April 12, 2011
It’s hard to believe that 150 years ago, white people owned black people in 23 states. Slavery ended with the surrender of General Lee in 1865. Chief Justice Roger Taney, on behalf of the U.S. Supreme Court, wrote in 1857 that black people were “so far inferior that they had no rights which the white man was bound to respect.” Do you think that Taney could have imagined, in his wildest dreams, that we would elect an African-American president in 2008?
Today, people with different colored skins have more or less the same opportunities and rights in this country. Does that mean that racism has been completely eradicated? I don’t think so.
In the same way, back in the 1920s, women protested for their right to vote. It was a struggle, but they succeeded. In the 70s, women demanded their right to participate in a social and economic system that had been mostly created by the male mind. Women became judges, police, politicians, religious ministers, all roles that had been previously reserved for men.
And now, in the last few years, we’ve seen women step up again, not to participate in structures created by men, but with their own expression of feminine wisdom. Countless books have been written now on feminine leadership, feminine ecology, feminine approaches to education and art, and perhaps most important, the emergence of feminine spirituality. Does that mean that repression or even disrespect of feminine energy by men is gone? I don’t think so. (more…)
October 22, 2010
Posted by Arjuna Ardagh under Relationships
| Tags: Chameli Ardagh
, Gay and Kathlyn Hendricks
, Gay Hendricks
, Kathlyn Hendricks
, Katie hendricks
Modern Man’s Response to the Emergence of the Goddess
Back in July, I published a piece on this blog, as well as on Huffington Post, called Why It is Wise to Worship a Woman. That article emerged in a very personal and spontaneous way. I’d been out for a walk with Chameli, my wife, one evening. Overwhelmed with the feeling of “it just couldn’t get any better than this,” I popped a little update on Facebook in celebration of the goddess I’m married to. Surprisingly, by the morning there were dozens of comments. A lot were from women, but many were also from men, either wondering where they could also have the good fortune to find a goddess similar to mine or, perhaps more important, wondering how they could discover the same spirit of deep appreciation of the feminine.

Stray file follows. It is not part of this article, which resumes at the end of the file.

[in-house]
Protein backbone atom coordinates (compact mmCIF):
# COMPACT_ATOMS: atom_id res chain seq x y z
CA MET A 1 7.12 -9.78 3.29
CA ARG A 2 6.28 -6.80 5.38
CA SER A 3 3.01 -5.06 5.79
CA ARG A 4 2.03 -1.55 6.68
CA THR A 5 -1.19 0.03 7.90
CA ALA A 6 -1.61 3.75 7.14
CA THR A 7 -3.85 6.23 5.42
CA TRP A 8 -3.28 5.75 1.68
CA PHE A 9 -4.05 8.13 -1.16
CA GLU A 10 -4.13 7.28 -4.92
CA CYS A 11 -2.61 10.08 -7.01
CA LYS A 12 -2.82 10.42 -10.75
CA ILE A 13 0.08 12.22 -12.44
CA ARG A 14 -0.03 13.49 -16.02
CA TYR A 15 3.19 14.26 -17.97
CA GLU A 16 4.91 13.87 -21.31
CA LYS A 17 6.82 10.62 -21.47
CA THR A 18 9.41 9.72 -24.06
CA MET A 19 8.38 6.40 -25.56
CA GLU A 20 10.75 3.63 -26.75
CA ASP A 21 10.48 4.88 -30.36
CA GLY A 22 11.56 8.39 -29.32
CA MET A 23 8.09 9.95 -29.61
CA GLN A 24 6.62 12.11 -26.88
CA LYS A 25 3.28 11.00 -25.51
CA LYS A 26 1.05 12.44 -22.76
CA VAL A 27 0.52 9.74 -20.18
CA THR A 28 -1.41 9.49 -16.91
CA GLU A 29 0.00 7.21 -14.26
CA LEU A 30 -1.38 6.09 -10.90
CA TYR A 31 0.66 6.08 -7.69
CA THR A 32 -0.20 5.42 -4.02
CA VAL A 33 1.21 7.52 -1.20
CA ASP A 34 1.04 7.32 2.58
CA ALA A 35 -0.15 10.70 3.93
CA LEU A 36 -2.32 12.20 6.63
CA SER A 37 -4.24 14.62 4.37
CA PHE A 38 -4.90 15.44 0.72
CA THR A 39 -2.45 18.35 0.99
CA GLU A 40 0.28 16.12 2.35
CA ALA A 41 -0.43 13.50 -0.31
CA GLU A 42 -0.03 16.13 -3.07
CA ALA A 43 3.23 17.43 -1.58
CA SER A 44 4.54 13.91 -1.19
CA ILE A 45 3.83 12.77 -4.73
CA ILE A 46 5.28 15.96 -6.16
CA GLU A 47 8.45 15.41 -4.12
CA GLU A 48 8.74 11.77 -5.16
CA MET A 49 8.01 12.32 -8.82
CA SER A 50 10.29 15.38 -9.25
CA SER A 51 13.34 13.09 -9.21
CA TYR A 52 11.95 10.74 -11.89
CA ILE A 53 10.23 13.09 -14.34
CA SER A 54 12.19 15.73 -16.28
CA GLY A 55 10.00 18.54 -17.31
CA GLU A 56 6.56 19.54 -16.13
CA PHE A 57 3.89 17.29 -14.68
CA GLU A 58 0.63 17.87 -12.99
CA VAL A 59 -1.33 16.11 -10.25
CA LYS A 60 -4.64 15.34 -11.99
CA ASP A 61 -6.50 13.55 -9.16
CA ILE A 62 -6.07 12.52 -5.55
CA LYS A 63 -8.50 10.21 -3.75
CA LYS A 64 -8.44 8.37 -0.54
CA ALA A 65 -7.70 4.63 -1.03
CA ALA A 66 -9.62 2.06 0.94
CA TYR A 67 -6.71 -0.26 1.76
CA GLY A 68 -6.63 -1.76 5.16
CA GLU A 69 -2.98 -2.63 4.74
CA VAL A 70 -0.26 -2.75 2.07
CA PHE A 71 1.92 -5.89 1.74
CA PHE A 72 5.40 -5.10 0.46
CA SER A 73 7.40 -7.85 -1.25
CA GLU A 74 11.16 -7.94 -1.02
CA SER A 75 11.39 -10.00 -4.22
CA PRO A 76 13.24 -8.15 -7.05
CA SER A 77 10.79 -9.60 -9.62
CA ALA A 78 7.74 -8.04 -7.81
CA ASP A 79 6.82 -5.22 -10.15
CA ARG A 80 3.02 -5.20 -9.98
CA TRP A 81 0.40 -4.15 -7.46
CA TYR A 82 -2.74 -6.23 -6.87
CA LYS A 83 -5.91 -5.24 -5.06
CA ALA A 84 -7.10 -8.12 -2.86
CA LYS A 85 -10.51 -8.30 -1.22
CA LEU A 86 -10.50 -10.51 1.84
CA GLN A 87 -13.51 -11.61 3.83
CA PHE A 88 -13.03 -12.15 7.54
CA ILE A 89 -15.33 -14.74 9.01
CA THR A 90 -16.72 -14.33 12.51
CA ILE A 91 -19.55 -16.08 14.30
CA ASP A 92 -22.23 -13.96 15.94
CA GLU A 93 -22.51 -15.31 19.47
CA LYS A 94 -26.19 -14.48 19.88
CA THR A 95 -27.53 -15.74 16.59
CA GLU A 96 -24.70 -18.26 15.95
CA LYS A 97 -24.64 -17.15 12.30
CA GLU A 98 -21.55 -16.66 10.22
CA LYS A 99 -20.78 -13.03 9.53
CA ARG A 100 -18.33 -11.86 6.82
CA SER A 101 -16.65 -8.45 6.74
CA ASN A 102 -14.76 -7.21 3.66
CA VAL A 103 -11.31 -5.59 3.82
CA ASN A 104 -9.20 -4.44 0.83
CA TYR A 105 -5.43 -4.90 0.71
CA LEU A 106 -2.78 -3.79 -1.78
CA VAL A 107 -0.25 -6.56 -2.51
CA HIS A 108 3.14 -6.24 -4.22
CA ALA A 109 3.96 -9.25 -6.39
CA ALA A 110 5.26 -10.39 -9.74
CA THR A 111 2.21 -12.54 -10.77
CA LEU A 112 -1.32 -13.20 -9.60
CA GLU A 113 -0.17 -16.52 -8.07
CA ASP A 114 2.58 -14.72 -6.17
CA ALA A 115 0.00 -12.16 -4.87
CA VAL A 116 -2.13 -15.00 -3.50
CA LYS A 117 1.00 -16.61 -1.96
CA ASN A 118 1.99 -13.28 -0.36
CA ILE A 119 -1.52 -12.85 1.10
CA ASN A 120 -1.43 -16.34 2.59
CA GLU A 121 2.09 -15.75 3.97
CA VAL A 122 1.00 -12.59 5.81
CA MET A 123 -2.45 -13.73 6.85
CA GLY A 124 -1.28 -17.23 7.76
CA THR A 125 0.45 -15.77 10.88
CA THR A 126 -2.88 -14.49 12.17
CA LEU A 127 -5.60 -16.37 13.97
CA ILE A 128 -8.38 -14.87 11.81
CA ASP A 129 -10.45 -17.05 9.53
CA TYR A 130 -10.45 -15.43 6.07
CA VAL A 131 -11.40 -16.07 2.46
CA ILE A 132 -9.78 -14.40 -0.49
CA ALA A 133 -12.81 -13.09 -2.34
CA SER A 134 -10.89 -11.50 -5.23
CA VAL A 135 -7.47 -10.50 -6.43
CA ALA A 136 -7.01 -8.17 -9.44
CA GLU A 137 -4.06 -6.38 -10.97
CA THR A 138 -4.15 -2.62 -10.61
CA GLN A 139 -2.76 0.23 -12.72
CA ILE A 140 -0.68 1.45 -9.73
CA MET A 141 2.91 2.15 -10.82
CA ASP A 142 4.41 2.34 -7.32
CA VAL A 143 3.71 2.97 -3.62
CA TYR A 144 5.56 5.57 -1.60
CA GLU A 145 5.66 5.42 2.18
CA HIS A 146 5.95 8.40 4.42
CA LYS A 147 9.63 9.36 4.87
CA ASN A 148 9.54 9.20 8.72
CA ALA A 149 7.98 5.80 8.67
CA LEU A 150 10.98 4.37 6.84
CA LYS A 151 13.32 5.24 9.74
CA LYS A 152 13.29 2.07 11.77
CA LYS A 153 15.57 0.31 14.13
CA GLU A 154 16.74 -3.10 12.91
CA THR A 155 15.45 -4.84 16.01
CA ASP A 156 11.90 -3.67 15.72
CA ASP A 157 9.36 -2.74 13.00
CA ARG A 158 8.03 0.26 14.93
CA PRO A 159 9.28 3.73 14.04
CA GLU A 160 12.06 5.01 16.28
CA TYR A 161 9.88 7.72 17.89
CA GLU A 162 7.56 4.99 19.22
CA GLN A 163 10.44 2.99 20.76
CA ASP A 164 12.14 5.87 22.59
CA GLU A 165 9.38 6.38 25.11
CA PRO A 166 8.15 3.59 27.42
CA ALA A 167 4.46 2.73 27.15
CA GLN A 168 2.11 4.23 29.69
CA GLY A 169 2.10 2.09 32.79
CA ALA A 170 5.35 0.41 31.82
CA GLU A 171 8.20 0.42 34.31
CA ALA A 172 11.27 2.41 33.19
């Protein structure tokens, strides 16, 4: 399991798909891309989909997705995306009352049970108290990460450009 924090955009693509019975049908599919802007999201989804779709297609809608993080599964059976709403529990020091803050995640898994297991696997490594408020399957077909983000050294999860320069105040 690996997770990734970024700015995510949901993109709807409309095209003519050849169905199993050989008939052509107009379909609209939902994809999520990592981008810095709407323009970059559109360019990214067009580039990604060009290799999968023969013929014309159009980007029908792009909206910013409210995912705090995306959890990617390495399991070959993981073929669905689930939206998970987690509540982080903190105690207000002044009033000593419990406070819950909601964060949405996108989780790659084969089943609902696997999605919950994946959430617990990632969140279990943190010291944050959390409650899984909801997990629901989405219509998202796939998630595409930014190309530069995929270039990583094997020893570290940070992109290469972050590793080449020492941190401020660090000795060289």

That article was my answer to that question. It reflected on the wisdom of being in worship of the feminine. Not just get along with, or tolerate, or befriend, or cooperate with. Yes, I said what I meant: to worship the feminine. (more…)
August 6, 2009
Posted by Arjuna Ardagh under Awakening
, Translucent Revolution
| Tags: Andrew Cohen
, Aneeta Makena
, Lama Surya Das
, Peter Makena
, waking up
, What Is Enlightenment
Here is a passage from my 2005 Bestseller, “The Translucent Revolution.”
Looking Beyond Enlightenment
There is an important distinction to be made between translucence and traditional understandings of “enlightenment.” Very few of the people I have talked to would seriously label themselves as “enlightened.” At the same time, the overwhelming majority said that they were no longer seeking a state of enlightenment, although many had done so previously. Most said they no longer had any idea what the word was supposed to mean. This is in sharp contrast to the atmosphere of spirituality that existed even fifteen years ago, when most spiritual people were still following a guru, trying to win the cosmic jackpot.
Musician and songwriter Peter Makena and his wife, Aneeta, exemplify this change. They were both disciples of the controversial Indian teacher Bhagwan Rajneesh in the 1970s. (He has been known simply as Osho since a few months before his death in 1991.) Now Peter is less sure what the “E” word means: “ ‘Enlightenment’ used to have an elusive meaning, something like the Holy Grail. It represented a final end point, in my idealistic and dreamer-like search, of what human potential could be. Today my sense of that potential is more of a finger pointing, a hint, a direction, with no final product.”